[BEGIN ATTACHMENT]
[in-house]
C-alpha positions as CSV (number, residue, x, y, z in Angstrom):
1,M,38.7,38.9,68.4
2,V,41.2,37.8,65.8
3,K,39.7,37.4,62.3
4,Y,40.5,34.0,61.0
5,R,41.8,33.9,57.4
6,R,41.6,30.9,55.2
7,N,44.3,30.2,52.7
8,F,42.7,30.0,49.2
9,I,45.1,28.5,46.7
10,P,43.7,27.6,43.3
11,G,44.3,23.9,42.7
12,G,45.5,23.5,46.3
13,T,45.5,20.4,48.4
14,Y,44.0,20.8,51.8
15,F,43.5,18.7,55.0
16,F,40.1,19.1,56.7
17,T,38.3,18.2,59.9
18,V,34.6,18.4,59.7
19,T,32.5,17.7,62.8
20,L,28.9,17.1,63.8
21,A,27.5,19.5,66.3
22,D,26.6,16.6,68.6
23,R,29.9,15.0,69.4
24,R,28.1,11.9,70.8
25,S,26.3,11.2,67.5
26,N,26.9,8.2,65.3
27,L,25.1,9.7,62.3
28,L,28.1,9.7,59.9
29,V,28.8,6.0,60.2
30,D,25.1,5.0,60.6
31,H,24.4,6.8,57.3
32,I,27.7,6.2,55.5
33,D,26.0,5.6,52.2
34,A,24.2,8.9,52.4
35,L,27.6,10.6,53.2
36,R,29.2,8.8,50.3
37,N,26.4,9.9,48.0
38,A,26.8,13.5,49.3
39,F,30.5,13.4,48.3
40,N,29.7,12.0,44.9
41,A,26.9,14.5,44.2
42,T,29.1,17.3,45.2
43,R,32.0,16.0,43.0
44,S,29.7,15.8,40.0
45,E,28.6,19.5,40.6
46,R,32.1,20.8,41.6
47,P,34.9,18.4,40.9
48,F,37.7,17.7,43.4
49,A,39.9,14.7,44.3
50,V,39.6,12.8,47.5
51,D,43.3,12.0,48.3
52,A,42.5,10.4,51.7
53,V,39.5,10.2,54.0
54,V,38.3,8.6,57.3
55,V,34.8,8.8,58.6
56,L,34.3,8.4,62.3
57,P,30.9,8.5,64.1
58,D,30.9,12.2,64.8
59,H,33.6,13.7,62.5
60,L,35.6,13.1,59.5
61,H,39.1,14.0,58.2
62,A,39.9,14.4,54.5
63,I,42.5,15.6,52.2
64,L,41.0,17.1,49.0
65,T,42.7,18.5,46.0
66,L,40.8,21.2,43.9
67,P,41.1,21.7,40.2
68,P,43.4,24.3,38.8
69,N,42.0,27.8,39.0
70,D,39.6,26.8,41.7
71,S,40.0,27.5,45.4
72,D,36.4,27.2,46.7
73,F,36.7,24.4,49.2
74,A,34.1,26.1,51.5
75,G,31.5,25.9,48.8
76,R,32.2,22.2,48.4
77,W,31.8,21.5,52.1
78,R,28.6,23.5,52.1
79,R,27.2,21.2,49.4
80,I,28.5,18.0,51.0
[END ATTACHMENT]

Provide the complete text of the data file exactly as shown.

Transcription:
[in-house]
C-alpha positions as CSV (number, residue, x, y, z in Angstrom):
1,M,38.7,38.9,68.4
2,V,41.2,37.8,65.8
3,K,39.7,37.4,62.3
4,Y,40.5,34.0,61.0
5,R,41.8,33.9,57.4
6,R,41.6,30.9,55.2
7,N,44.3,30.2,52.7
8,F,42.7,30.0,49.2
9,I,45.1,28.5,46.7
10,P,43.7,27.6,43.3
11,G,44.3,23.9,42.7
12,G,45.5,23.5,46.3
13,T,45.5,20.4,48.4
14,Y,44.0,20.8,51.8
15,F,43.5,18.7,55.0
16,F,40.1,19.1,56.7
17,T,38.3,18.2,59.9
18,V,34.6,18.4,59.7
19,T,32.5,17.7,62.8
20,L,28.9,17.1,63.8
21,A,27.5,19.5,66.3
22,D,26.6,16.6,68.6
23,R,29.9,15.0,69.4
24,R,28.1,11.9,70.8
25,S,26.3,11.2,67.5
26,N,26.9,8.2,65.3
27,L,25.1,9.7,62.3
28,L,28.1,9.7,59.9
29,V,28.8,6.0,60.2
30,D,25.1,5.0,60.6
31,H,24.4,6.8,57.3
32,I,27.7,6.2,55.5
33,D,26.0,5.6,52.2
34,A,24.2,8.9,52.4
35,L,27.6,10.6,53.2
36,R,29.2,8.8,50.3
37,N,26.4,9.9,48.0
38,A,26.8,13.5,49.3
39,F,30.5,13.4,48.3
40,N,29.7,12.0,44.9
41,A,26.9,14.5,44.2
42,T,29.1,17.3,45.2
43,R,32.0,16.0,43.0
44,S,29.7,15.8,40.0
45,E,28.6,19.5,40.6
46,R,32.1,20.8,41.6
47,P,34.9,18.4,40.9
48,F,37.7,17.7,43.4
49,A,39.9,14.7,44.3
50,V,39.6,12.8,47.5
51,D,43.3,12.0,48.3
52,A,42.5,10.4,51.7
53,V,39.5,10.2,54.0
54,V,38.3,8.6,57.3
55,V,34.8,8.8,58.6
56,L,34.3,8.4,62.3
57,P,30.9,8.5,64.1
58,D,30.9,12.2,64.8
59,H,33.6,13.7,62.5
60,L,35.6,13.1,59.5
61,H,39.1,14.0,58.2
62,A,39.9,14.4,54.5
63,I,42.5,15.6,52.2
64,L,41.0,17.1,49.0
65,T,42.7,18.5,46.0
66,L,40.8,21.2,43.9
67,P,41.1,21.7,40.2
68,P,43.4,24.3,38.8
69,N,42.0,27.8,39.0
70,D,39.6,26.8,41.7
71,S,40.0,27.5,45.4
72,D,36.4,27.2,46.7
73,F,36.7,24.4,49.2
74,A,34.1,26.1,51.5
75,G,31.5,25.9,48.8
76,R,32.2,22.2,48.4
77,W,31.8,21.5,52.1
78,R,28.6,23.5,52.1
79,R,27.2,21.2,49.4
80,I,28.5,18.0,51.0